Senegal: the museum of black civilizations soon in orbit Promised at the inauguration on December 6, the Museum of Black Civilizations in Dakar will finally open. It should contain works already on site, but also works returned.

      Comments Off on Senegal: the museum of black civilizations soon in orbit Promised at the inauguration on December 6, the Museum of Black Civilizations in Dakar will finally open. It should contain works already on site, but also works returned.

Postponed since the first quarter of 2017, the inauguration of the Museum of Black Civilizations (MCN) will take place soon. Finally. "We will be ready for December 6," Hamady Bocoum, CMN's Executive Director, told reporters on the occasion of the museum's presentation. "The work is progressing very well," in his words. President Macky Sall will be able to inaugurate it with, by his side, an "African president and a European president, perhaps others," said Senegalese Minister of Culture, Abdou Latif Coulibaly, without revealing names.

Not a museum of subaltern Africa

"African civilizations: continuous creation of humanity", this is the theme of the exhibition that will be unveiled on December 6 in the 24,000 square meters of space of the museum. On two levels, visitors will travel from the Neolithic to the multiplicity of African cultures, through the Iron Age, to understand the contributions of Africa to the scientific and technical heritage. The director of the museum boasts a modern scenography, with the latest technologies, to dialogue paintings, sculptures, masks and some masterpieces, as a piece of one of the major figures of the plastic arts of Mali, Abdoulaye Konaté, and a monumental baobab of 112 meters high made by a Haitian representative of the diaspora.

  © DANIEL LEAL - OLIVAS
Abdoulaye Konaté draws from his textile sculptures an inexhaustible material in which he inscribes the signs and symbols of the secret societies of Mali ("Tribute to hunters of Mandé" – 1994) or reveals a reading of the world and its events ("Bosnia, Rwanda, Angola – 1995).
© DANIEL LEAL – OLIVAS

The purpose of the museum is clear: to give African culture its place in the 21st century. "This museum will not look like any other, because it will not be a museum of sub-Saharan Africa," said Hamady Bocoum, a hint of emotion in his voice. With unrestrained enthusiasm, he already dreams of "this pan-African project" as "a jewel of Senegal". "It will be proof that the African man is well in history," he exclaimed, referring to the polemic sentence pronounced by Nicolas Sarkozy in 2009 in Dakar.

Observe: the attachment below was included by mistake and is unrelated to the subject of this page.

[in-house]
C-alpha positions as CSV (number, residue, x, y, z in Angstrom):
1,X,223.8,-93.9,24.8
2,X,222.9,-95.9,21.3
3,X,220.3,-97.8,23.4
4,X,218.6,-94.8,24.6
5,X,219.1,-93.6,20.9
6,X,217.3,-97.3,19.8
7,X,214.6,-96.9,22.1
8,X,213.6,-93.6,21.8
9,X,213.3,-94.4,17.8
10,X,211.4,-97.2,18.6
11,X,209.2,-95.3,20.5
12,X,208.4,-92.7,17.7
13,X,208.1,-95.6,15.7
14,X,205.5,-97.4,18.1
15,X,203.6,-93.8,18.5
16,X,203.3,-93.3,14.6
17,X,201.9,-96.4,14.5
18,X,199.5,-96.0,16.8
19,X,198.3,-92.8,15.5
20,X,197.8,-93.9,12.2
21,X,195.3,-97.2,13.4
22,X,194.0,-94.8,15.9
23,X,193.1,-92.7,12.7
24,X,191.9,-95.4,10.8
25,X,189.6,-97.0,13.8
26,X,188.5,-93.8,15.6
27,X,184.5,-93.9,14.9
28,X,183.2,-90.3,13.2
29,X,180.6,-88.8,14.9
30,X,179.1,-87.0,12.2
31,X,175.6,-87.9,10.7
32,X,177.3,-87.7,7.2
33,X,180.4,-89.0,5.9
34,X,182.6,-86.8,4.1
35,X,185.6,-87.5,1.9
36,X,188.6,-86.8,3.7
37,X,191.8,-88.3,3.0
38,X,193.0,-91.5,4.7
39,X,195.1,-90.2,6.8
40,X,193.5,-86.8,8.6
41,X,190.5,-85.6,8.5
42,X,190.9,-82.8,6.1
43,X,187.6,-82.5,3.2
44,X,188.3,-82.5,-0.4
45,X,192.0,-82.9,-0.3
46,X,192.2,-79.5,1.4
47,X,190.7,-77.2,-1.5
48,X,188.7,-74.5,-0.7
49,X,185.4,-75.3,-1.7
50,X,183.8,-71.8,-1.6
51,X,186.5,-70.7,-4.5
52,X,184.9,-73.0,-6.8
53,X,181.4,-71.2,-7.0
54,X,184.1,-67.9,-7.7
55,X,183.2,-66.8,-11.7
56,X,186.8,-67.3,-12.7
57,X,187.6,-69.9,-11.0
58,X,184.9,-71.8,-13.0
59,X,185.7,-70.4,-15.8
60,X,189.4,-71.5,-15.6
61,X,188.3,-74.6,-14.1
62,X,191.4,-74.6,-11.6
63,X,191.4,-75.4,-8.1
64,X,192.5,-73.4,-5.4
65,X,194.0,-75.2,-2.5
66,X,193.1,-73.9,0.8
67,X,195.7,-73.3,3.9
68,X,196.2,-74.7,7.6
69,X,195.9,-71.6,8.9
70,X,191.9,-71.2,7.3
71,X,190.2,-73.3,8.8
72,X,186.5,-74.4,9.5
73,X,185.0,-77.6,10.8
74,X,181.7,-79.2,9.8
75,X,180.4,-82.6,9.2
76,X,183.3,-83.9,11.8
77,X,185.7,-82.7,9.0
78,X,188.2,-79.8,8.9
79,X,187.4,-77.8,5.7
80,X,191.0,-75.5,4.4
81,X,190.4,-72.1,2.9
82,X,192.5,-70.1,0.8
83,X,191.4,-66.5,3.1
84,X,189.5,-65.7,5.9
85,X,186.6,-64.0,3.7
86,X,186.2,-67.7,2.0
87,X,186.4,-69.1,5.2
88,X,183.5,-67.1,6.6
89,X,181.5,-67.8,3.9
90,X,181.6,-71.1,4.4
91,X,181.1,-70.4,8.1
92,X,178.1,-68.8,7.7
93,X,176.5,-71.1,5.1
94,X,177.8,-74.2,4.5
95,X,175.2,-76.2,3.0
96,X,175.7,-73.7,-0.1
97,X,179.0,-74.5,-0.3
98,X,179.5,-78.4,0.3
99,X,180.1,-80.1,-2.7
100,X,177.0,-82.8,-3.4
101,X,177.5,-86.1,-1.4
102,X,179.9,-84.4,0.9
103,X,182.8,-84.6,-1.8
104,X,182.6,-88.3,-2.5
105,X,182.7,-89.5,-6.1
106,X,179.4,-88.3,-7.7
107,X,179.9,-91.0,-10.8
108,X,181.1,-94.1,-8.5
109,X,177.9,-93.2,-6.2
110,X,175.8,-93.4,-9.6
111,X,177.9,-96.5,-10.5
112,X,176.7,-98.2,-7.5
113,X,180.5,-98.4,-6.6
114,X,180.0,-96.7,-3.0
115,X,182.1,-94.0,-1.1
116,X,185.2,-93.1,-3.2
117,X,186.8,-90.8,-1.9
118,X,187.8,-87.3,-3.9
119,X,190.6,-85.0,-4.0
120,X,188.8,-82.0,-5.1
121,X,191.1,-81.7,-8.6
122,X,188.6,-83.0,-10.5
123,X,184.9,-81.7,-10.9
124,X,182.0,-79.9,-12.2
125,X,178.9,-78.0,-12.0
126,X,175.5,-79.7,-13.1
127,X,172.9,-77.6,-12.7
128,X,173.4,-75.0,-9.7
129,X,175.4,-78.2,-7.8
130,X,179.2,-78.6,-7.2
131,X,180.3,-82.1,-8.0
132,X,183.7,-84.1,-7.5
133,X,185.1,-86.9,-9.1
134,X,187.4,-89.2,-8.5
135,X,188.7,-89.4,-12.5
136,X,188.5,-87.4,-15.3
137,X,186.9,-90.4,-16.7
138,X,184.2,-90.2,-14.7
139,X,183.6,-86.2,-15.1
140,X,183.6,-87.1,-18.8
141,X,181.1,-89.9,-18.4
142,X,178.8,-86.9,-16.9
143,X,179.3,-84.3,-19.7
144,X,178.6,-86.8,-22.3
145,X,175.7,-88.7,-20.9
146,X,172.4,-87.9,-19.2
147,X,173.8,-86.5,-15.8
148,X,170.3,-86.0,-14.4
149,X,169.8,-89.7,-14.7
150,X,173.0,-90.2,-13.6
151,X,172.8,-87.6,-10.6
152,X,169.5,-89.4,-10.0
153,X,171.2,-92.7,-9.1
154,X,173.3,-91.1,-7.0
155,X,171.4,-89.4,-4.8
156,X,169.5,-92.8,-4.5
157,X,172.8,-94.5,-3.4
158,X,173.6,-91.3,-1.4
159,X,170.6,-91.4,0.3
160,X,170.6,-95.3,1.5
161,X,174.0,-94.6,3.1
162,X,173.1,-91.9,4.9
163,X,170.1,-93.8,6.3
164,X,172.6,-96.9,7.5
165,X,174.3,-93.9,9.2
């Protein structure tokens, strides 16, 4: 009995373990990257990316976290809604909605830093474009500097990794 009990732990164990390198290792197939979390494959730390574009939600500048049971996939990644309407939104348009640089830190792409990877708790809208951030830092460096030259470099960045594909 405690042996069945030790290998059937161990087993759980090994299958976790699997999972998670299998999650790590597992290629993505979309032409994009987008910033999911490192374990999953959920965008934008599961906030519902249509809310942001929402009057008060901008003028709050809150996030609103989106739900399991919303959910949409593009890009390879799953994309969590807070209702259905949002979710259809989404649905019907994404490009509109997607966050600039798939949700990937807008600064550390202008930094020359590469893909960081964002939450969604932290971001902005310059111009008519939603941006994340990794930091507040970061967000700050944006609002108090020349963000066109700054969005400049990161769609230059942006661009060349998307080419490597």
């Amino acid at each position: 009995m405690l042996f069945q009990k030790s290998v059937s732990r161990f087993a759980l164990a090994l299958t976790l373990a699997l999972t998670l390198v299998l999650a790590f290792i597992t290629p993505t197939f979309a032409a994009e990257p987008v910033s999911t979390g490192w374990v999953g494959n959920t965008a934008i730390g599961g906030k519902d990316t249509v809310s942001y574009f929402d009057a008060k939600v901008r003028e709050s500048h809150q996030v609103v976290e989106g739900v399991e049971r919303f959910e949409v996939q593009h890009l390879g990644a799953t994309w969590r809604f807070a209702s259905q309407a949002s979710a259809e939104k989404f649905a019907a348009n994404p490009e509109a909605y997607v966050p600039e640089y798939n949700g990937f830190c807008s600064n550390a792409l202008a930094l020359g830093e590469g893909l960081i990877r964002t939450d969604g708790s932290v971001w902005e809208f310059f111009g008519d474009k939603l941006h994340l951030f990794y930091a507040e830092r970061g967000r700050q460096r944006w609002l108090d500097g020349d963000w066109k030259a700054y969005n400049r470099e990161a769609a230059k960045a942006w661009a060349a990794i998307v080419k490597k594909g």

Works restored?

Like a snub, the museum could contain works owned by France since colonization. "We want to find all the works that come from Senegal and that France will lend us," said Abdou Latif Coulibaly, "We have there [en France, NDLR]we do not know the number, but if there are 10,000, we want 10,000, "he insisted.

The publication of the report commissioned by Emmanuel Macron to the historian Bénédicte Savoy and to the economist Felwine Sarr brought to the heart of the news the thorny question of the restitution of African works held by France since colonization. This report advocates the "permanent restitution" of African heritage. But the minister assured to be "willing to accept the conditions of France", regardless of the form, "loan or deposit".

Anyway, according to Hamady Bocoum, the director general of the CMN, the museum does not lack artistic pieces: "We already have many pieces now, and everything will not be exposed at once. "

Senegalese project, Chinese financing

If this project is "pan-African", it is also very Chinese. The orientation signs of the entrance set the scene. Above words in French, the Chinese translation dominates. In fact, this imposing circular building located in the city center of Dakar was financed by China, to the tune of 20 billion CFA francs, or 30.5 million euros.

  © AFP archives

© AFP archives

If the idea is not Eastern, it is the Middle Kingdom that has made it possible to realize it, after many twists and turns. Léopold Sédar Senghor dreamed of it already in 1966, after the first World Festival of Negro Arts organized in Senegal. It was under the Wade presidency that the first stone was laid in December 2011, but the works were suspended during the political alternation. Macky Sall finally revives the machine and the project goes out of the ground between December 2013 and December 2015. Since then, he was waiting for its content. On Tuesday, the only visible room was still empty. More than a week to complete everything, the count is launched until the inauguration, "the most important cultural event since 1966," in the words of the director.